Long post. Probably rambled at parts. Sorry if I did. I just saw a lot of misunderstandings in this thread and wanted to clarify them. I think one of the reasons the RPG thread seems otherwordlish is because a lot of people don't understand what goes on in there. I'd like to thank Honorius for stepping up and addressing some of the concerns and misconceptions. And I offer to do the same. I would also advise anyone who is curious about it to read through some of the old games and see how they have developed.
     
  10. Corbyn

    Corbyn Lost in my own head Supporter Contributor

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    Writers and not game players... Although it is true that most people see rp as a game, for most really avid rp writers it is a vastly different kind of story telling process...

    It takes a lot of time and effort to pull of a good rp.

    I got my start writing not as a kid sitting in a class room but as a person watching RPers in the old yahoo chat system. I was impressed by their complex story lines and characters. I slowly worked my way into rp and although I was not as good at it as I had hoped it still appealed to me.

    It is because of my interest in rp that turned me onto writing and from there short stories and novels.

    I would not presume to call anyone who does rp a less than serious writer. I realize that it an opinion but perhaps the stories that were on going in the forum were just not appropriate or did not spark readers interests as they might else where.

    My point is ... Sometimes as a writer you need something else. I haven't had a chance to read through most of the site yet. I am slowly (very slowly it seems) getting around to it. But I do like what I see so far and hope that all aspects of the site remain.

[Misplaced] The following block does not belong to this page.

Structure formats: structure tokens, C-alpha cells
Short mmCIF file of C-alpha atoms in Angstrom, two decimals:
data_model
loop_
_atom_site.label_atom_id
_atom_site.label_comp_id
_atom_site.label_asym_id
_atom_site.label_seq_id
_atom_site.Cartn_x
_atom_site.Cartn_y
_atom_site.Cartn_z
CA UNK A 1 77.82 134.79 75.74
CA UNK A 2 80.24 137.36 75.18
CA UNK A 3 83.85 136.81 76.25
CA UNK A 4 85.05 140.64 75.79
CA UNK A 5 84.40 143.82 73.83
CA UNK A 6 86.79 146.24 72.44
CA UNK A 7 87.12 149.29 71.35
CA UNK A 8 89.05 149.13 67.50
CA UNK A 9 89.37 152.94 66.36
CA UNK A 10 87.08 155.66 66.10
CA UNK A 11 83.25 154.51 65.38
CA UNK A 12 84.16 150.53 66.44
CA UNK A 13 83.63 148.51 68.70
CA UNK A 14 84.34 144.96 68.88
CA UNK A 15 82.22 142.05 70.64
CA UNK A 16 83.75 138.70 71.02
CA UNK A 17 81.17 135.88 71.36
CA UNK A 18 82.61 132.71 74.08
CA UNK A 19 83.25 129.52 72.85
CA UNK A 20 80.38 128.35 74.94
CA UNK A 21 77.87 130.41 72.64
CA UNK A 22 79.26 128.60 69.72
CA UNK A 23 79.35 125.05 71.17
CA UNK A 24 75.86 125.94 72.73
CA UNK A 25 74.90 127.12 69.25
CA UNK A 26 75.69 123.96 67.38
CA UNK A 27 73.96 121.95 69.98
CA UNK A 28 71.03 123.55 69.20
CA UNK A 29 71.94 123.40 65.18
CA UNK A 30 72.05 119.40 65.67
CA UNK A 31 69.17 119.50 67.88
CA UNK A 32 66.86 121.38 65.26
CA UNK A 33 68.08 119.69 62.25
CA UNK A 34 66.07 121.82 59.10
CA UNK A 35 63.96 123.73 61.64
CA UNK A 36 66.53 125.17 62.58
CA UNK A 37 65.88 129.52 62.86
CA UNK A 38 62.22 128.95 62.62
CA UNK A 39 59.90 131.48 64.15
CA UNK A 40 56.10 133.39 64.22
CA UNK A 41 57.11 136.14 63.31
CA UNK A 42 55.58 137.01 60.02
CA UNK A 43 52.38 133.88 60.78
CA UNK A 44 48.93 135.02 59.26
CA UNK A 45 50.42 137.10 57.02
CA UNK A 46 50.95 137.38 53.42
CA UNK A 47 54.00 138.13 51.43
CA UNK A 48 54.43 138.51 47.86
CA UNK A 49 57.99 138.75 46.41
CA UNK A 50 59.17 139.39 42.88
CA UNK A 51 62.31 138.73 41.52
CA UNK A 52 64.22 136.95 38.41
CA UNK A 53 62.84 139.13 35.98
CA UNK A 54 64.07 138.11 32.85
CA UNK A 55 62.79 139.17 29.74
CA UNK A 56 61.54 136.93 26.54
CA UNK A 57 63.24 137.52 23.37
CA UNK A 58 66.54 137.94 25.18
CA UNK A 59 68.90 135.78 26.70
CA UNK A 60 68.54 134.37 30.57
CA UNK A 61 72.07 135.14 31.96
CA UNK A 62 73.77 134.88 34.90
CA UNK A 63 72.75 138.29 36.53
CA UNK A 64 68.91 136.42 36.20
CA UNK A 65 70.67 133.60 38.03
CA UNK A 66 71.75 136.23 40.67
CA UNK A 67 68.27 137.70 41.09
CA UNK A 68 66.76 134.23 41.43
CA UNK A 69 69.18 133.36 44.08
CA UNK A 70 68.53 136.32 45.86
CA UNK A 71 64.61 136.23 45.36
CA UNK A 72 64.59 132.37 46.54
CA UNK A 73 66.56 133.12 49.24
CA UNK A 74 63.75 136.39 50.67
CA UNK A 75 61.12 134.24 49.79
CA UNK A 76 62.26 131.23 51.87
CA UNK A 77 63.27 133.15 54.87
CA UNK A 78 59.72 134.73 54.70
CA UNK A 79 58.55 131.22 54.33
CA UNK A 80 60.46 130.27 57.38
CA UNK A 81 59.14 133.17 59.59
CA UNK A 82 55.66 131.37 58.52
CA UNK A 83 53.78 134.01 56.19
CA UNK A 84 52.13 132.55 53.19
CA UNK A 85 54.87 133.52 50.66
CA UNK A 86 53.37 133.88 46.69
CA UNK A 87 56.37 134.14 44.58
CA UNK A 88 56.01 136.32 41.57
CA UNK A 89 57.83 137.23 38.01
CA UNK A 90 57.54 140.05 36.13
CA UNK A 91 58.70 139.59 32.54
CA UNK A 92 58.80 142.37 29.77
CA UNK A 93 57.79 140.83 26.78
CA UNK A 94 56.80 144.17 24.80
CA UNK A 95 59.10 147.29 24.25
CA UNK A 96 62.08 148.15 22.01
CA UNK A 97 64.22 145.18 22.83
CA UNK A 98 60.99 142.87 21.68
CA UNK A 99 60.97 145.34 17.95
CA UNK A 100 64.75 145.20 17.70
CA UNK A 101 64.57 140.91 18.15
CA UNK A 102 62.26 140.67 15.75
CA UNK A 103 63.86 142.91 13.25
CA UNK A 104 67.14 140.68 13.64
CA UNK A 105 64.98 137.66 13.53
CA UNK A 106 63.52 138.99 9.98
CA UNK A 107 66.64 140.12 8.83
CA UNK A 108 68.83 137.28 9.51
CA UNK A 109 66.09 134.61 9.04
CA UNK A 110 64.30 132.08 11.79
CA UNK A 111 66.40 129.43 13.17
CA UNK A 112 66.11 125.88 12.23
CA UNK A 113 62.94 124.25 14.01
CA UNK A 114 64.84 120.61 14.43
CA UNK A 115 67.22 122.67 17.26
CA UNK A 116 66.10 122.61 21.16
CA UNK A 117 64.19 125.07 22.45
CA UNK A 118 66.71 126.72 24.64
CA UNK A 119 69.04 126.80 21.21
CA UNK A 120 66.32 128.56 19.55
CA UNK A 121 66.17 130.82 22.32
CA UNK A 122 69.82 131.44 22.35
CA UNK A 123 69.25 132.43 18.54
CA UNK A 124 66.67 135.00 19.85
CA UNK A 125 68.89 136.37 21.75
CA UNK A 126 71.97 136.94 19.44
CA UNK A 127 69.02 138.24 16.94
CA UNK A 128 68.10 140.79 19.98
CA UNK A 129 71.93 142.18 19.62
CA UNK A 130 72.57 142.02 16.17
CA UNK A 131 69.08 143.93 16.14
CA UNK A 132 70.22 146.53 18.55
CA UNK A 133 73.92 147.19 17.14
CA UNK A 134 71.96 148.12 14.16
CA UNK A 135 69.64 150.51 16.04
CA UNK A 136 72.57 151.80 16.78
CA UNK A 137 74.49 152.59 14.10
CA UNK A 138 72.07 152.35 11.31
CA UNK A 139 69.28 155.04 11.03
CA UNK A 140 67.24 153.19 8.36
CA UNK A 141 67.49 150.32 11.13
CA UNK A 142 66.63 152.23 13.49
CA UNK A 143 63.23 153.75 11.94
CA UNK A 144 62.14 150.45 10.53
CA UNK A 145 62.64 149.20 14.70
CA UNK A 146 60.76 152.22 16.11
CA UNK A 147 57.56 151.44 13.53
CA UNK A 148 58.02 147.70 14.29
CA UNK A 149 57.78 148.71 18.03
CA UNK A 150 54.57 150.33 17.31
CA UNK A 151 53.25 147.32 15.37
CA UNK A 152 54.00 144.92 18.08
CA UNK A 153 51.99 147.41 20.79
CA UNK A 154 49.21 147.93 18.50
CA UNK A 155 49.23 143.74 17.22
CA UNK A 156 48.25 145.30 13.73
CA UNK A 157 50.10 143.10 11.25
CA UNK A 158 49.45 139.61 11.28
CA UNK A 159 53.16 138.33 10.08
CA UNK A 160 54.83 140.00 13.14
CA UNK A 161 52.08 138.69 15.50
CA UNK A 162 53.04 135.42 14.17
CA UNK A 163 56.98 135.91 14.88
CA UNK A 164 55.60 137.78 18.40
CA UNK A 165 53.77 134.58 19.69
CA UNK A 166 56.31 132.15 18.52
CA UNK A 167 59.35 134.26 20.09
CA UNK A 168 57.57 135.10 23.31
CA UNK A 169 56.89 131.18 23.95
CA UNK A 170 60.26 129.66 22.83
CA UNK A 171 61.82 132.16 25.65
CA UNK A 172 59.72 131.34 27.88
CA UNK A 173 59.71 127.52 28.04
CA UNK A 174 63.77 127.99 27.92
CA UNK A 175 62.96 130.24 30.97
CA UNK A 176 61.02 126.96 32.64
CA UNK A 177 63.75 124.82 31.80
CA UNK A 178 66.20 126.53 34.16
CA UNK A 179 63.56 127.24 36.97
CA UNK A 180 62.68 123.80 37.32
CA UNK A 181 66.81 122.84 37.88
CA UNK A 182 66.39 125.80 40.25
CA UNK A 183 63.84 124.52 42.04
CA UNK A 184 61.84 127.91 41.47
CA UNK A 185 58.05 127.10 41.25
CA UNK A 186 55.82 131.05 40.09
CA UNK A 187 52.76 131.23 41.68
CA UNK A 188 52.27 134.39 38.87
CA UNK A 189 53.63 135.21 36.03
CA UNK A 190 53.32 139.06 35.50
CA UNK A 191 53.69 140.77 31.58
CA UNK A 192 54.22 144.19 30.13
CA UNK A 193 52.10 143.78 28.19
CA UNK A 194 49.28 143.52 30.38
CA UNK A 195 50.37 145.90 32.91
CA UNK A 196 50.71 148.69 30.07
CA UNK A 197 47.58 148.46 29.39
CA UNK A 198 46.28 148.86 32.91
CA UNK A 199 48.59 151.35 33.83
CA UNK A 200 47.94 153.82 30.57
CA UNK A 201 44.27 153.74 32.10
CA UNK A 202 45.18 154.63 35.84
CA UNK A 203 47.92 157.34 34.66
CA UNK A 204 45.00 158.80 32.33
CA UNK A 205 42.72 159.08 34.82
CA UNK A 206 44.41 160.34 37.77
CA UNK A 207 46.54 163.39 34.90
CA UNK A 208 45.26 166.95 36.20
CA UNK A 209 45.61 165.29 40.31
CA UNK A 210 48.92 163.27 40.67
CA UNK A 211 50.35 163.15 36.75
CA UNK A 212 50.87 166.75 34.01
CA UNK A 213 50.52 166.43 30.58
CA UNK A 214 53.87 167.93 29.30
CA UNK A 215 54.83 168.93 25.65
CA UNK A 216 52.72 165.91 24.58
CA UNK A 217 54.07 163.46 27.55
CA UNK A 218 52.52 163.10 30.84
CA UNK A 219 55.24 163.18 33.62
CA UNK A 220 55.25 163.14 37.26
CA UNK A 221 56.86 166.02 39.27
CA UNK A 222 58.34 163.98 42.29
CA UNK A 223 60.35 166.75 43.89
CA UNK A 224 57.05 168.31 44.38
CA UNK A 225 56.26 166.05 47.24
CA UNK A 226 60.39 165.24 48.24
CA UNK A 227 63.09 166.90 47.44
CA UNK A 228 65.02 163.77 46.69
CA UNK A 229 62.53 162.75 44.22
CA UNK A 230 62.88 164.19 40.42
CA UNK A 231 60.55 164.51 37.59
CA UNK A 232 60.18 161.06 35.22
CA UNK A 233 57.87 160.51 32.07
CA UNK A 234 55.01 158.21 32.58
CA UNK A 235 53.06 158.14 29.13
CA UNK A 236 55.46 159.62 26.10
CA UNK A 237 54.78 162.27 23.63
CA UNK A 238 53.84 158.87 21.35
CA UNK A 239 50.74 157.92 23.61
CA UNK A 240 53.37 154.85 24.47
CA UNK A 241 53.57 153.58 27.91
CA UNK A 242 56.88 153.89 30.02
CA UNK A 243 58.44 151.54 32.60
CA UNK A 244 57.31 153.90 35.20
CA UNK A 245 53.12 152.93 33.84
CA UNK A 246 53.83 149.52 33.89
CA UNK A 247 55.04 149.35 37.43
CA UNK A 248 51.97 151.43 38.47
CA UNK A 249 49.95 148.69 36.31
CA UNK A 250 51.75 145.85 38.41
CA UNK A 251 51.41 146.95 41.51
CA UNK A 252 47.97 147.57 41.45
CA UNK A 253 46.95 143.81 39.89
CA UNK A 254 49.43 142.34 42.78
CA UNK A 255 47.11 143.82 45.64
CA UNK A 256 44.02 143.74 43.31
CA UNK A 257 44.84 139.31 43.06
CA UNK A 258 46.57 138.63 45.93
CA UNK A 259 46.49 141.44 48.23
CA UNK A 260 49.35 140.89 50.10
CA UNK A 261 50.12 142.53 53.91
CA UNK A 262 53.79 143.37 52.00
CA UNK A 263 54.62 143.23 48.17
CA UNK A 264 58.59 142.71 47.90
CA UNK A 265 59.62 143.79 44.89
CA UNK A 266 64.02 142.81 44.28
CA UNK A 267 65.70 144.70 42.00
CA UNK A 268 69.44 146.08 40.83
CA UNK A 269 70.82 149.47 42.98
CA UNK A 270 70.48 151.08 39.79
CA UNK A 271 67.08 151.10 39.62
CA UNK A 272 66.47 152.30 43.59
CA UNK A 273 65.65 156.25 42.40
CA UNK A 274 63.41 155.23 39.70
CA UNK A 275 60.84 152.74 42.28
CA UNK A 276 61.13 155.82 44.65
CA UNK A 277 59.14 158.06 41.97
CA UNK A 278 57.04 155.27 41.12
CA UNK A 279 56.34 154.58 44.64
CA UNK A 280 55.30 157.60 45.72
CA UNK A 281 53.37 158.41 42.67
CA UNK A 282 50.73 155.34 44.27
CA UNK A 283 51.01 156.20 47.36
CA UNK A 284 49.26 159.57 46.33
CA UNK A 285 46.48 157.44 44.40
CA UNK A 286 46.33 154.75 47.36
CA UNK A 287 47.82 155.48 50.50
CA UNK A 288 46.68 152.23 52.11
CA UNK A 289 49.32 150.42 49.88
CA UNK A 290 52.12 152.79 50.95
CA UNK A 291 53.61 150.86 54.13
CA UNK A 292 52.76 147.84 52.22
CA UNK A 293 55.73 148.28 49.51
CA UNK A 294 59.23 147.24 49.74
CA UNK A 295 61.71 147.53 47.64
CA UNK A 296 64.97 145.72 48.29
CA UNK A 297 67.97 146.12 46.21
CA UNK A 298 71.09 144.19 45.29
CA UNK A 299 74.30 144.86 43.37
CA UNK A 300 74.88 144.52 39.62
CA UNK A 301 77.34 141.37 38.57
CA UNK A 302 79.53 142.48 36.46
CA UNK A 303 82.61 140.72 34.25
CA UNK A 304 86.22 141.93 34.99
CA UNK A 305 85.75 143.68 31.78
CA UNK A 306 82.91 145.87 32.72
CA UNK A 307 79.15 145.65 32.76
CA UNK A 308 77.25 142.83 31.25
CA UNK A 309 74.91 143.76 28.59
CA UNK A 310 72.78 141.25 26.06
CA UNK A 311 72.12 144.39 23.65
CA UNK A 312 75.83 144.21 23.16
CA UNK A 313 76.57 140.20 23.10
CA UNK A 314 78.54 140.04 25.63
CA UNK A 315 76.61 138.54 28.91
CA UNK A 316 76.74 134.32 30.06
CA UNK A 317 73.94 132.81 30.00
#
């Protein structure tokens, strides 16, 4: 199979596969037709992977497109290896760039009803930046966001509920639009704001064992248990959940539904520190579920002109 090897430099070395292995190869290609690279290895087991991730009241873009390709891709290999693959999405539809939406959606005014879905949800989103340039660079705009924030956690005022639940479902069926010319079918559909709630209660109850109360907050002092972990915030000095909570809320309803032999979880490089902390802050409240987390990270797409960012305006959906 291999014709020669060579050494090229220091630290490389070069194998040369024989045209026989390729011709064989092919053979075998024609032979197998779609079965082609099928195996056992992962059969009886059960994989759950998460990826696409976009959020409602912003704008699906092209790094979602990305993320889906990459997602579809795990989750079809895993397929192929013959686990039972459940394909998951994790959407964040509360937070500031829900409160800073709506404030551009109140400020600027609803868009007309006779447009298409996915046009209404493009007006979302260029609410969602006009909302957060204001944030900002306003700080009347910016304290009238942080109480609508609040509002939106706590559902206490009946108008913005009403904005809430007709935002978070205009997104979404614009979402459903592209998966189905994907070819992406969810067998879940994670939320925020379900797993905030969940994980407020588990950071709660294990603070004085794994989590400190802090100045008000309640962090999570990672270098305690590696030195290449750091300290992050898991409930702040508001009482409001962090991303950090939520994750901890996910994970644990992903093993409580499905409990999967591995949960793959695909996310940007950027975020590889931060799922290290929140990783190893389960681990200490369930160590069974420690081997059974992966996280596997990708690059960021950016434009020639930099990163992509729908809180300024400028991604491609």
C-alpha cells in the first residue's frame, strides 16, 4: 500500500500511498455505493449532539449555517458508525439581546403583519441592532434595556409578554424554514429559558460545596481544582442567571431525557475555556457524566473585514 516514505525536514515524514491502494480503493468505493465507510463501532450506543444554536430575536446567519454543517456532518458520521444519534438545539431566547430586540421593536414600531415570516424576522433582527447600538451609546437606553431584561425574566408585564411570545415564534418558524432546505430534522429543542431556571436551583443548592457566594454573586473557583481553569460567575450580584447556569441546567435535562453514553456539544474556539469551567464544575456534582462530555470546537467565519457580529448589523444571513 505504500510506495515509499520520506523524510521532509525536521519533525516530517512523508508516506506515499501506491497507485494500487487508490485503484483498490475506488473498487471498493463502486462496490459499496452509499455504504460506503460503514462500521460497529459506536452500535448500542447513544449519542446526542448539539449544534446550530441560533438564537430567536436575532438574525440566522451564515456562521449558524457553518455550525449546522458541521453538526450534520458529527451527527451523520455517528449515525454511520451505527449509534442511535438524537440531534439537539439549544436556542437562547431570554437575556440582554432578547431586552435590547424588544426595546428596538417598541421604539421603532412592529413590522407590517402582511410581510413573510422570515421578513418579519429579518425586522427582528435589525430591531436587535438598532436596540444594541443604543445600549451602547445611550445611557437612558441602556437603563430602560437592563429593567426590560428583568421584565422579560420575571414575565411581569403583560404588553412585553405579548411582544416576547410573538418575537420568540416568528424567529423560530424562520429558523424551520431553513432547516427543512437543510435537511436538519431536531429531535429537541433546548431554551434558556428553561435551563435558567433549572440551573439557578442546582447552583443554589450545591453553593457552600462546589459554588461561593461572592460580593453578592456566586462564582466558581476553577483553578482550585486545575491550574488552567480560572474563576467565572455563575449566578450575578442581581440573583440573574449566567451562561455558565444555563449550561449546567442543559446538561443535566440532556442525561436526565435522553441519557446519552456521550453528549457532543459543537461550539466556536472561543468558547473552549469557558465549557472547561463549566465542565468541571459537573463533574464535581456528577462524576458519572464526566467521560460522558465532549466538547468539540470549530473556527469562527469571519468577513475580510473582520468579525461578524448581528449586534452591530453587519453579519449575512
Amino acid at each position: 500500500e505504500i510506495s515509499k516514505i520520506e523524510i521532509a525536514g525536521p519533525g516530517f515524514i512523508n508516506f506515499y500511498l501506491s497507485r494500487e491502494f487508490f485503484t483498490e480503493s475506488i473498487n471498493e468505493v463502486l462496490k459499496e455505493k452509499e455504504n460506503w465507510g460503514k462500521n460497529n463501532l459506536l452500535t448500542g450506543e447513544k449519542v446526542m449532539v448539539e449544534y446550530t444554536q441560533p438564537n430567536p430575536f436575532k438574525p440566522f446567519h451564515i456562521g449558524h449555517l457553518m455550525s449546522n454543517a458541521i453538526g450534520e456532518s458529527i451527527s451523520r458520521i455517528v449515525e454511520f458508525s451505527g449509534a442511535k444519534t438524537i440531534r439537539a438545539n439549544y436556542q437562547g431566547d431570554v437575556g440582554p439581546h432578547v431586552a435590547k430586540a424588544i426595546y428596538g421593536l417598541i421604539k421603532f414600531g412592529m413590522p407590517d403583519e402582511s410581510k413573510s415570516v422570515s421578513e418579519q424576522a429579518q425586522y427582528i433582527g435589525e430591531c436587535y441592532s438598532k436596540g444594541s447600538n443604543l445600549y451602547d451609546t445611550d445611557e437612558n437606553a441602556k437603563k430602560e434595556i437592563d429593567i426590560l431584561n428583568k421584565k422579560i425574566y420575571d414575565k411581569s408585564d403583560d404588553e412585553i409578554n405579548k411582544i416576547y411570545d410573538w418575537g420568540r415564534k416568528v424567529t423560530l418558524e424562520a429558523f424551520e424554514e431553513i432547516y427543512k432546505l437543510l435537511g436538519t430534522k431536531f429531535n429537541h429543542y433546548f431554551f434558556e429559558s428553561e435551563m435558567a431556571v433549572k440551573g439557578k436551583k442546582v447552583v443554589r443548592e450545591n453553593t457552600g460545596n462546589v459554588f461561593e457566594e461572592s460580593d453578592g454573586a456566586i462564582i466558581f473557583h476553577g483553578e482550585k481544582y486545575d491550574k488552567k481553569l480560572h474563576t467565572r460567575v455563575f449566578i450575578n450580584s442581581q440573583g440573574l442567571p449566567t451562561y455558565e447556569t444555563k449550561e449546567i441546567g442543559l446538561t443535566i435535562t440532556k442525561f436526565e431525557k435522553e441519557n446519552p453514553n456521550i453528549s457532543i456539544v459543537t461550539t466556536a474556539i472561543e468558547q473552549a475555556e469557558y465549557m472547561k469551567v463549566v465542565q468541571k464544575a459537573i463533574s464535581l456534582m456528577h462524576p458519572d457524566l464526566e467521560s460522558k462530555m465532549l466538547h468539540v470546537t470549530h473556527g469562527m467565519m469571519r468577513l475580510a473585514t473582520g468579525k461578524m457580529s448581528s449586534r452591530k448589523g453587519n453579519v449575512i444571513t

11. Honorius

    Honorius Active Member

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    Thanks for the thanks Mouse.

    Getting more people to the forums period would definitely be a good thing, but clarifying misconceptions of the RPG seems to be important in getting people to join it. There are many people who see it as less than serious writing, others that see it as being more D&D than anything else. While there's nothing wrong with D&D (some disagree of course), the RPGs focus on actually writing. Rather than rolling some dice to see if you managed to stab that monster in the eye or if you could pick the lock to that chest, in the RPGs you can actually decide for yourself if it worked. You can use your own writing skills and creativity to work through challenges.

    I'm hopping this thread (since its gathered a little attention) will clear up some misconceptions. On a related note, anyone can join any RPG at any time. There are some exceptions of course, such as RPGs at their end or over populated ones, but in general, we're happy to see new comers.
     
  12. Sonata

    Sonata New Member

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    I'm often attracted to RPG games but never know how to get started and feel like I would be butting in if I just jumped into one. How about an ongoing RPG game thread for beginners. Could set it somewhere nice and easy to jump in without feeling rude and get a bit of practise...
     
  13. Honorius

    Honorius Active Member

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    First, you aren't jumping in, heck, we'd be delighted to have you. Just introduce yourself in the discussion first. And as long as you follow the rules (found on the RPG main page) we'd enjoy your company.

    Second, is an interesting idea. I'm not sure how well it will work, but it is an interesting idea all the same.
     
  14. Sonata

    Sonata New Member

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    I may well lurk for a while and see how it all works then :redface:
     
  15. Evil Flamingo

    Evil Flamingo Banned Contributor

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    Or just ask any of us in there, we'd be glad to explain. Don't feel afraid to jump in at any time during a game. I've seen people come in near the end of a RPG's story and work it in very well. If you want to join one, just ask the GM and they'll be glad to slip you into the ranks. Lurk as long as you want, but we'll always have room for ya to come in.
     
  16. Oasis Writer

    Oasis Writer Contributor Contributor

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    Seems like most of this discussion should be moved to the RPG Discussion Forum. :p Just saying.
     
  17. Cogito

    Cogito Former Mod, Retired Supporter Contributor

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    Agreed. I think the discussion here has run its course.